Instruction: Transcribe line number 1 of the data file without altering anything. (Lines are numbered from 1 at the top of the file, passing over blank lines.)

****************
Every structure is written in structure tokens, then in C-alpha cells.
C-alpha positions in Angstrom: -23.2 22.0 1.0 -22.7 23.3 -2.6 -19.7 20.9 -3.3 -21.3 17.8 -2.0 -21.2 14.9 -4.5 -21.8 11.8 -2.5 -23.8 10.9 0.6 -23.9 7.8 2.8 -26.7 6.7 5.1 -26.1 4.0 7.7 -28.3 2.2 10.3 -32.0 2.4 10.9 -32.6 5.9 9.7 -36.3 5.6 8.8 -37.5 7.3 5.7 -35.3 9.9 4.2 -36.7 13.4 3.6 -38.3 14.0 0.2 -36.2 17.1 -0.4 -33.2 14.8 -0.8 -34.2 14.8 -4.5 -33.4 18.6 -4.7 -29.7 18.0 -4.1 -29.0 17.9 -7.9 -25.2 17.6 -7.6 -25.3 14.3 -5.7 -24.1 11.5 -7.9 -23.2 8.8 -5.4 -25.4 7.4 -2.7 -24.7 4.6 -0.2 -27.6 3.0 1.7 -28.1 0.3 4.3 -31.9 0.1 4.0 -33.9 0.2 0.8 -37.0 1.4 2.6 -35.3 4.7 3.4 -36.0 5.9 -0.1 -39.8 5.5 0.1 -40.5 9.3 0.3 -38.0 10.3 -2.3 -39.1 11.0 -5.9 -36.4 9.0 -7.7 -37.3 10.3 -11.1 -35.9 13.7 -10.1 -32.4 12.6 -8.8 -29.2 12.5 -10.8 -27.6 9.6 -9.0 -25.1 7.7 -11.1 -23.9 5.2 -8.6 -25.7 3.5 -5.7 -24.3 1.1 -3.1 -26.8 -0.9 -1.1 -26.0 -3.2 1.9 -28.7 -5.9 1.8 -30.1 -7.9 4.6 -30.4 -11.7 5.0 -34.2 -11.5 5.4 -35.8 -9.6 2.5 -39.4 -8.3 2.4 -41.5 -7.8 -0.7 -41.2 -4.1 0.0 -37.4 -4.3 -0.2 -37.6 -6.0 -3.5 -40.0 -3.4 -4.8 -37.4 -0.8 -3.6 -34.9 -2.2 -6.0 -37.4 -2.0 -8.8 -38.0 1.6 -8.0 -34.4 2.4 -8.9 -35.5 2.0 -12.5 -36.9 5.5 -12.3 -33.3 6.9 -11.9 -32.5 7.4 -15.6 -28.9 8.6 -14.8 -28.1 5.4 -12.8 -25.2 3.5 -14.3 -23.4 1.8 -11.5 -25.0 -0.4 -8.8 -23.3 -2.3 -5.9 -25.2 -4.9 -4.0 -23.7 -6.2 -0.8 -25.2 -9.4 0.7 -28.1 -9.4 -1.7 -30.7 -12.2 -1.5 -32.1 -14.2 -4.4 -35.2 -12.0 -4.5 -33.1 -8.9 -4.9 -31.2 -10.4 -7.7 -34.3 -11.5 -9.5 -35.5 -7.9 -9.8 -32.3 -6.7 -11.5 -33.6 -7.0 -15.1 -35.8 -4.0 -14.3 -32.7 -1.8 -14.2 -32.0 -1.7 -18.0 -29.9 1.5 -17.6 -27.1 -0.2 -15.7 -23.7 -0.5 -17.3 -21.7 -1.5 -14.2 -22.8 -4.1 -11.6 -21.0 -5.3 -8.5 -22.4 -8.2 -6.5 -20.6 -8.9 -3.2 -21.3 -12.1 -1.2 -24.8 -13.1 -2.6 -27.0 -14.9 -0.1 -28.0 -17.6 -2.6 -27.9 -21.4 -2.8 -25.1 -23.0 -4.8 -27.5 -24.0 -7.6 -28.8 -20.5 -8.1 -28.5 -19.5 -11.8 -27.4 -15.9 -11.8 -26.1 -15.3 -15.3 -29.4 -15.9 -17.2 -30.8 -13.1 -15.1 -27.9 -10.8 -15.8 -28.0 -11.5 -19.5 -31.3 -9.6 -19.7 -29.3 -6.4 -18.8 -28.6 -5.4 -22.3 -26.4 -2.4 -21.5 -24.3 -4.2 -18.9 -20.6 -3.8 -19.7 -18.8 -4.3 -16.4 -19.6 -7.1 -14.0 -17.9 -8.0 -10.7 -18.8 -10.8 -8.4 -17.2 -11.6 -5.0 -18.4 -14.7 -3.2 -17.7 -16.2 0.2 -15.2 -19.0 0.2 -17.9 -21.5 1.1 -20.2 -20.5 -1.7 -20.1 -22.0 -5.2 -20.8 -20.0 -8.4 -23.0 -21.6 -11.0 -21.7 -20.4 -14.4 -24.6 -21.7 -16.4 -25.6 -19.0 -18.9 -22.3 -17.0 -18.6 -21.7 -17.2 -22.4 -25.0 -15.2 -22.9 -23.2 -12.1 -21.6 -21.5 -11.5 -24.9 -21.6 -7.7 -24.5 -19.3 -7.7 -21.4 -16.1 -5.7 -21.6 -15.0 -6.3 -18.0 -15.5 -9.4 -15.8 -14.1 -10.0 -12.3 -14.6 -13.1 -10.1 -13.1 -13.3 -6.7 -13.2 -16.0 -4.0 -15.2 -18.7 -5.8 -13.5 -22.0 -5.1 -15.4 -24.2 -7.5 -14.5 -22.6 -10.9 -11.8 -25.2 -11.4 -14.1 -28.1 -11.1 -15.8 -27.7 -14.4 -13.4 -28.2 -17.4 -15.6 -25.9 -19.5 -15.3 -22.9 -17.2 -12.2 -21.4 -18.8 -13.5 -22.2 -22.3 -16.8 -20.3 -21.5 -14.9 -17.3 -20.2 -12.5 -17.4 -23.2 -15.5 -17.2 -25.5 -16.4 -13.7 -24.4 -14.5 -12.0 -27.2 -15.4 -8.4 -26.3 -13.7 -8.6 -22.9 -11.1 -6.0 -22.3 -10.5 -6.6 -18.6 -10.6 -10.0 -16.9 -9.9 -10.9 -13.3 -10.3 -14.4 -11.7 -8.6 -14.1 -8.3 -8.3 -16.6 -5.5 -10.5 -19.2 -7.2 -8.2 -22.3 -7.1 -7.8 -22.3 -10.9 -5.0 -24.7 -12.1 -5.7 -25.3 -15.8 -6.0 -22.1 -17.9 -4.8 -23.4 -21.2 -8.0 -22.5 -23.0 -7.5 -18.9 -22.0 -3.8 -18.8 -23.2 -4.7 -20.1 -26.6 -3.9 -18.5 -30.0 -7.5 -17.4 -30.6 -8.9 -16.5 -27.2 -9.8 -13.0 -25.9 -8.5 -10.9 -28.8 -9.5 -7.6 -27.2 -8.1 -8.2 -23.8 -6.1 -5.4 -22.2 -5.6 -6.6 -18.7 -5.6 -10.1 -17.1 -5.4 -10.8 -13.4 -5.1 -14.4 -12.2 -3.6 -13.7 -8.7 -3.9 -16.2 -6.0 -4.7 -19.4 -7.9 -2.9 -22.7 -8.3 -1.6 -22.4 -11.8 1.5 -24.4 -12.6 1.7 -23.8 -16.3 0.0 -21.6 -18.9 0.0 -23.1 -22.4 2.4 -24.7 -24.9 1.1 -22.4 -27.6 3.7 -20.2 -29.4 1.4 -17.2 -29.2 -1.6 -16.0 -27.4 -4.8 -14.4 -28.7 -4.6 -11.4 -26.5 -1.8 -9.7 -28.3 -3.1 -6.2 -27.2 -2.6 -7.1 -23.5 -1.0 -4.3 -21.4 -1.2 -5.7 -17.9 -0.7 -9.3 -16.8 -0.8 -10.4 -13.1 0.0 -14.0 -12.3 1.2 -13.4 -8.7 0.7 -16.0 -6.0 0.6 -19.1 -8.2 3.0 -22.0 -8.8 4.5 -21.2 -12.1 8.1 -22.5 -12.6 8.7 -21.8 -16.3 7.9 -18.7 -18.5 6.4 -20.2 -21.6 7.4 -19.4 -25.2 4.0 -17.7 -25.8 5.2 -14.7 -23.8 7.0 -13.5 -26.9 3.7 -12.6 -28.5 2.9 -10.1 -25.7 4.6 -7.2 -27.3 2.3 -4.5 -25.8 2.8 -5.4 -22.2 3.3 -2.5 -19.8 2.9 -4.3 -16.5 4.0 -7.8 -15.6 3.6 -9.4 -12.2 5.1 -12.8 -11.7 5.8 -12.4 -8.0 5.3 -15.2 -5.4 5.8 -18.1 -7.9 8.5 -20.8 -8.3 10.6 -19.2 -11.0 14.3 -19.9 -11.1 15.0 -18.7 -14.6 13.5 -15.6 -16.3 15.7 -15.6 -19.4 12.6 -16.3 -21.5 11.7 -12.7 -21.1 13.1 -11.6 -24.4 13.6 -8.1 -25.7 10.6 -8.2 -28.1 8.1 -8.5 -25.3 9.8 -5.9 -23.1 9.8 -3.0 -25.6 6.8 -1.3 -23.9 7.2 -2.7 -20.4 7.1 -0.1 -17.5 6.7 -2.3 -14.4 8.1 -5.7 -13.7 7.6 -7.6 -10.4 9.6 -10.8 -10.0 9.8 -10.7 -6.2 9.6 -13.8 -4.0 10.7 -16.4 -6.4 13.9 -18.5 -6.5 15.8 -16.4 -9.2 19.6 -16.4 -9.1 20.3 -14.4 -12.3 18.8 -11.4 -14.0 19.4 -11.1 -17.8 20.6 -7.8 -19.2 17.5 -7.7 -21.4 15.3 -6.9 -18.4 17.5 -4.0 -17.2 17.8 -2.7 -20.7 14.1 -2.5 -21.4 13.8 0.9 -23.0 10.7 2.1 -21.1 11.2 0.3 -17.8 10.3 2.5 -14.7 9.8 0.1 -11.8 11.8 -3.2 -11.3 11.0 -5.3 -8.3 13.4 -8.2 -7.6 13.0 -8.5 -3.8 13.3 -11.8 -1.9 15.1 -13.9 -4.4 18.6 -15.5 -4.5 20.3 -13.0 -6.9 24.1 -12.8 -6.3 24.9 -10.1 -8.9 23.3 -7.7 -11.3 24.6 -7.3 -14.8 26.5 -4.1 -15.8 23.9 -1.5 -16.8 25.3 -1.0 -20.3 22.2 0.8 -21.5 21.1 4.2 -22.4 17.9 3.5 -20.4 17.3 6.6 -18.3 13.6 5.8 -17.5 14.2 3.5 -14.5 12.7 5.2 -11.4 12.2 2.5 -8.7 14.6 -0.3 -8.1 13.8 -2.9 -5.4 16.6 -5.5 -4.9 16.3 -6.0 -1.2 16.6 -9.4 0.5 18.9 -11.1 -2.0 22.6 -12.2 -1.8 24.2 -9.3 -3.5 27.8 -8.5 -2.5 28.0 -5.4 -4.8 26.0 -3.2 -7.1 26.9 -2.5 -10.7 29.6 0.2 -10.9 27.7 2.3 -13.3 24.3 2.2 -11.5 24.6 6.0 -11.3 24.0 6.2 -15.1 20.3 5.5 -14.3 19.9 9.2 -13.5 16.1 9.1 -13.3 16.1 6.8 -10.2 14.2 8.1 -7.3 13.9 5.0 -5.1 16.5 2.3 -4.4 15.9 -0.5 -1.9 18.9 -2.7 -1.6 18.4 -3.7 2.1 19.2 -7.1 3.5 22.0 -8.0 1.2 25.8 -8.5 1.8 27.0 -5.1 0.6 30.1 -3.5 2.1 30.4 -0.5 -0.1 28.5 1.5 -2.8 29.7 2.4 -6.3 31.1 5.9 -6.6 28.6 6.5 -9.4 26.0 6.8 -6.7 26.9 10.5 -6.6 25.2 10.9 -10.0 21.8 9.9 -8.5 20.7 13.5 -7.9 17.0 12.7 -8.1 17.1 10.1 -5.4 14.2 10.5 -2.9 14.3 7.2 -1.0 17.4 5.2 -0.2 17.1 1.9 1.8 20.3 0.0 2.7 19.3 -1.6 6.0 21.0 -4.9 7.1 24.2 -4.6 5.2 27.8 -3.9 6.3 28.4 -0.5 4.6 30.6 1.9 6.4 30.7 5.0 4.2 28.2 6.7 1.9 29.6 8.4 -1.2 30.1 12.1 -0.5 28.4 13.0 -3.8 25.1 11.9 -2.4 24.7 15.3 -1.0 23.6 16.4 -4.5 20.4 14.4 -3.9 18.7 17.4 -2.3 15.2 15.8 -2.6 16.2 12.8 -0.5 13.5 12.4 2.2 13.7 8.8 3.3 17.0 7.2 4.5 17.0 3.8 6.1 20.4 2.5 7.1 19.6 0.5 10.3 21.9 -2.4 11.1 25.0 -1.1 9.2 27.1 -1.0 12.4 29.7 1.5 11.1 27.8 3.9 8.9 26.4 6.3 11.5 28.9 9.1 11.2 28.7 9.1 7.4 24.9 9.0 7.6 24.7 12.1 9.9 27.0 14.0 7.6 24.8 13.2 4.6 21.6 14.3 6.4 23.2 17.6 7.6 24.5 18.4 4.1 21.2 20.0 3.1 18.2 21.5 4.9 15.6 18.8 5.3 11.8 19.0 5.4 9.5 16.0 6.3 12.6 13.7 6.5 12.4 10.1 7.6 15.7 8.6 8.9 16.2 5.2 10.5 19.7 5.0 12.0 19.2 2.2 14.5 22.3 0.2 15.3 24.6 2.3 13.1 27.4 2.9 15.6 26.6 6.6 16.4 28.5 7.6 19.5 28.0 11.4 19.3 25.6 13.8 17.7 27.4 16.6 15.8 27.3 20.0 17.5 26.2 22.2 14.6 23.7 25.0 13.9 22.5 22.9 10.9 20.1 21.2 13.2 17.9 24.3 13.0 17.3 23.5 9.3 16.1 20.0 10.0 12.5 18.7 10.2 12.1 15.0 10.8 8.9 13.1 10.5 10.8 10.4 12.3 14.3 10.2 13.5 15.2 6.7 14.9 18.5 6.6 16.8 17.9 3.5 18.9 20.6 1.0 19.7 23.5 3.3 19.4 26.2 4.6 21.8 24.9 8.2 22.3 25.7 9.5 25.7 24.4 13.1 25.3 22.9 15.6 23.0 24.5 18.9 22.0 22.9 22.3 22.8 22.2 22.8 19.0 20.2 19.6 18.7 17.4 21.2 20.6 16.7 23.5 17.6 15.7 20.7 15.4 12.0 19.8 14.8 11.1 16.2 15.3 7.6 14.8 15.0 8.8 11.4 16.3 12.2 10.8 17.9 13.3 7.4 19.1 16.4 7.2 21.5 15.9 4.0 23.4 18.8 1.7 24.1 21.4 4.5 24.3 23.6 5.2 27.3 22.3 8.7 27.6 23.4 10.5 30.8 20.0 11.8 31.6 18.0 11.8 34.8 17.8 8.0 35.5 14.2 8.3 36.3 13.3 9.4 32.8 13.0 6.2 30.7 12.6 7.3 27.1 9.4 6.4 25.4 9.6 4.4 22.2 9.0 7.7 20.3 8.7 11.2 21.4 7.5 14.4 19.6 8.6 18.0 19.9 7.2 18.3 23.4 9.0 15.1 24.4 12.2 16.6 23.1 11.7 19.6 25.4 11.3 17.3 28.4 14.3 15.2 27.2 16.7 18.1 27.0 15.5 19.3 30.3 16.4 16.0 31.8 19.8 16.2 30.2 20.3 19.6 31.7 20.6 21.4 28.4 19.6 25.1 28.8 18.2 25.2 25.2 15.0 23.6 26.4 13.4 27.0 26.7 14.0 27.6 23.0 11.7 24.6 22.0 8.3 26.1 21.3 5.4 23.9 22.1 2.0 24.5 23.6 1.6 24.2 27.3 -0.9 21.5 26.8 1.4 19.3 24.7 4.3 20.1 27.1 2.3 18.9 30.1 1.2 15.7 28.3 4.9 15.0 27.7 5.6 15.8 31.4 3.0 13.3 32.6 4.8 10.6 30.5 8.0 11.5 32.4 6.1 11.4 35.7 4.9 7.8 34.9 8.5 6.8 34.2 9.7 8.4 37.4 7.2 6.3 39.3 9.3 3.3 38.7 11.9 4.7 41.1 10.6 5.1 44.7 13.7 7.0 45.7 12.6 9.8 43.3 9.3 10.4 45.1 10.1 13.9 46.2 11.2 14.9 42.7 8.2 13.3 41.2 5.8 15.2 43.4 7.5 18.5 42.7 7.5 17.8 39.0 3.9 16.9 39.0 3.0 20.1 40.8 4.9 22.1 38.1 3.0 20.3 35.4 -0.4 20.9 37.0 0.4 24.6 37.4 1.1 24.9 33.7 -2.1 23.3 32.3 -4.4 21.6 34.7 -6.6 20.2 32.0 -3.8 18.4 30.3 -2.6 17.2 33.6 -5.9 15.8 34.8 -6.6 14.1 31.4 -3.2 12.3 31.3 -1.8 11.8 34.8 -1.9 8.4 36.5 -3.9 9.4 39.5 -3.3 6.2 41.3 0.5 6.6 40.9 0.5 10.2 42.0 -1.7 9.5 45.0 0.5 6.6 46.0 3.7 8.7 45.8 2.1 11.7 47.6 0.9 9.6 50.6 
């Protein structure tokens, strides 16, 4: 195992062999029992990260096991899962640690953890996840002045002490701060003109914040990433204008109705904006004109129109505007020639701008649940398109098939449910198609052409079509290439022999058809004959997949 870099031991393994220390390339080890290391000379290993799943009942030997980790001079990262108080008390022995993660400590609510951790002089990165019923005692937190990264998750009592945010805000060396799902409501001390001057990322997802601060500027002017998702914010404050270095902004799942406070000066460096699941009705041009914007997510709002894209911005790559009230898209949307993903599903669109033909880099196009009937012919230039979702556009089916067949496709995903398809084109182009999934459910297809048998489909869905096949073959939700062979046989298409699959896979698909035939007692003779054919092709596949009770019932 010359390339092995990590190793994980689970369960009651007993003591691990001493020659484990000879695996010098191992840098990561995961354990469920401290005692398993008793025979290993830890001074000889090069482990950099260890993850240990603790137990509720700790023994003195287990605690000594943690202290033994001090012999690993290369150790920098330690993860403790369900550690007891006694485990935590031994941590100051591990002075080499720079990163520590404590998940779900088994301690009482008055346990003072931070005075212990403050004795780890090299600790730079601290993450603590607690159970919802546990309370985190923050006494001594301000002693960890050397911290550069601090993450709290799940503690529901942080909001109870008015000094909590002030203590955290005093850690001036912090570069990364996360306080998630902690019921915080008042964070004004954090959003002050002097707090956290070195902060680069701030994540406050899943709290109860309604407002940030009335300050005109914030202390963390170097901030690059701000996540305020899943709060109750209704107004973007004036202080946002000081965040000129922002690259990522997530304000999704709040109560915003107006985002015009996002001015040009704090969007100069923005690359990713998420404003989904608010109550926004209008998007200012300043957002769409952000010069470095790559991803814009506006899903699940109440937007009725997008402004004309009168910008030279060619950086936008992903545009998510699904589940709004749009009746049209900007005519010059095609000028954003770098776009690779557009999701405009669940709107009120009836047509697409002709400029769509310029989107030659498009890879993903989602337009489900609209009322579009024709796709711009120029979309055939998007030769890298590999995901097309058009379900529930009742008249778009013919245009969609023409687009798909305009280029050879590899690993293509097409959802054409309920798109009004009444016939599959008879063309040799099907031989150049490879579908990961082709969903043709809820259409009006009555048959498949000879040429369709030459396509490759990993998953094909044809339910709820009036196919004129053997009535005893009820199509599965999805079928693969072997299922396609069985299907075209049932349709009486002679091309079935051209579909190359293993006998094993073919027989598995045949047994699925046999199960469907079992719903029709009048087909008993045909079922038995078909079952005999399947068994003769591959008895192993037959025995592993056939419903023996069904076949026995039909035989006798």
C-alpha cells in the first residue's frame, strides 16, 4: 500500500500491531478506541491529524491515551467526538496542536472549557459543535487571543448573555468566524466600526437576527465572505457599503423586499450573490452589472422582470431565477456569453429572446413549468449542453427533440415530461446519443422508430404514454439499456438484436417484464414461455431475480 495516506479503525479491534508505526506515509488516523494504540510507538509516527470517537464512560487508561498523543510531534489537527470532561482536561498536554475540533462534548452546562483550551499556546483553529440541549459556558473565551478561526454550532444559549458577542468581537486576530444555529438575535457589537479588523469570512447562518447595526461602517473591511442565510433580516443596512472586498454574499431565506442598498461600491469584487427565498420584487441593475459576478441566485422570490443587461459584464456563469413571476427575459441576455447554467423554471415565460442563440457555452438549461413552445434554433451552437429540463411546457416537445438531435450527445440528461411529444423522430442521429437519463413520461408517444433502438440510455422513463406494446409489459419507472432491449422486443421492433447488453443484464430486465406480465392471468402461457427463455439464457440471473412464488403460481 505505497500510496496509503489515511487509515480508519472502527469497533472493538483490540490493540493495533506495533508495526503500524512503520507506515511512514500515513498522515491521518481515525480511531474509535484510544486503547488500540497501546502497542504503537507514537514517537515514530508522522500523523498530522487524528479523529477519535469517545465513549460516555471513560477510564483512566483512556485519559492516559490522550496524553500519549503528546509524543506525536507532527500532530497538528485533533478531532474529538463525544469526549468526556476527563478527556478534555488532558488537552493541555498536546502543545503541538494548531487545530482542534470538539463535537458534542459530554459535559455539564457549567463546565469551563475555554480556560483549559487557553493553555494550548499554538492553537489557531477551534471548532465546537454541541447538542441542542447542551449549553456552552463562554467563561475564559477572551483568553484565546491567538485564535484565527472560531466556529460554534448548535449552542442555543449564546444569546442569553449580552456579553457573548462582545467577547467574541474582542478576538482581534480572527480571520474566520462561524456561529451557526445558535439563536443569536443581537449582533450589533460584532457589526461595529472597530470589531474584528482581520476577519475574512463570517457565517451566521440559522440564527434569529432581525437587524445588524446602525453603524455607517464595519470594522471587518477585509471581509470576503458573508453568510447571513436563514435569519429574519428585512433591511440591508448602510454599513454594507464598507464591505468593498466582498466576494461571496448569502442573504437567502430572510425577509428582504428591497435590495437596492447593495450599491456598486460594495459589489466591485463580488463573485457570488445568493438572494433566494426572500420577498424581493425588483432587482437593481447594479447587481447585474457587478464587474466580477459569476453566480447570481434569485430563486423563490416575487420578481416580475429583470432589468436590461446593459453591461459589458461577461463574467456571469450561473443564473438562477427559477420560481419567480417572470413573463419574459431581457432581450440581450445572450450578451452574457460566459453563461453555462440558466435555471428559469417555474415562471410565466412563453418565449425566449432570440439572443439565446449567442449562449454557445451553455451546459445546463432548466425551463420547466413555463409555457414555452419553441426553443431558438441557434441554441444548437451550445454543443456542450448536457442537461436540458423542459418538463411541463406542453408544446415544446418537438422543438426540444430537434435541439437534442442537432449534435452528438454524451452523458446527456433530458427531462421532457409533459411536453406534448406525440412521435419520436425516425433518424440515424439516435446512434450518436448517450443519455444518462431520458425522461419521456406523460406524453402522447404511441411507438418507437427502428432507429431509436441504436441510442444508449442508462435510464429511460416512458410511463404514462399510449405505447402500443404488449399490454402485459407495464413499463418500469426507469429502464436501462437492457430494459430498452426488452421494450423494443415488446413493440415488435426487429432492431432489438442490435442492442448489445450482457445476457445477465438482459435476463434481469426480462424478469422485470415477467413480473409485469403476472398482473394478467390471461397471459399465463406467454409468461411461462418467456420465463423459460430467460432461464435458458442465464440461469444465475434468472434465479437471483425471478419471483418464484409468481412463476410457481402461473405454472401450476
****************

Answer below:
Every structure is written in structure tokens, then in C-alpha cells.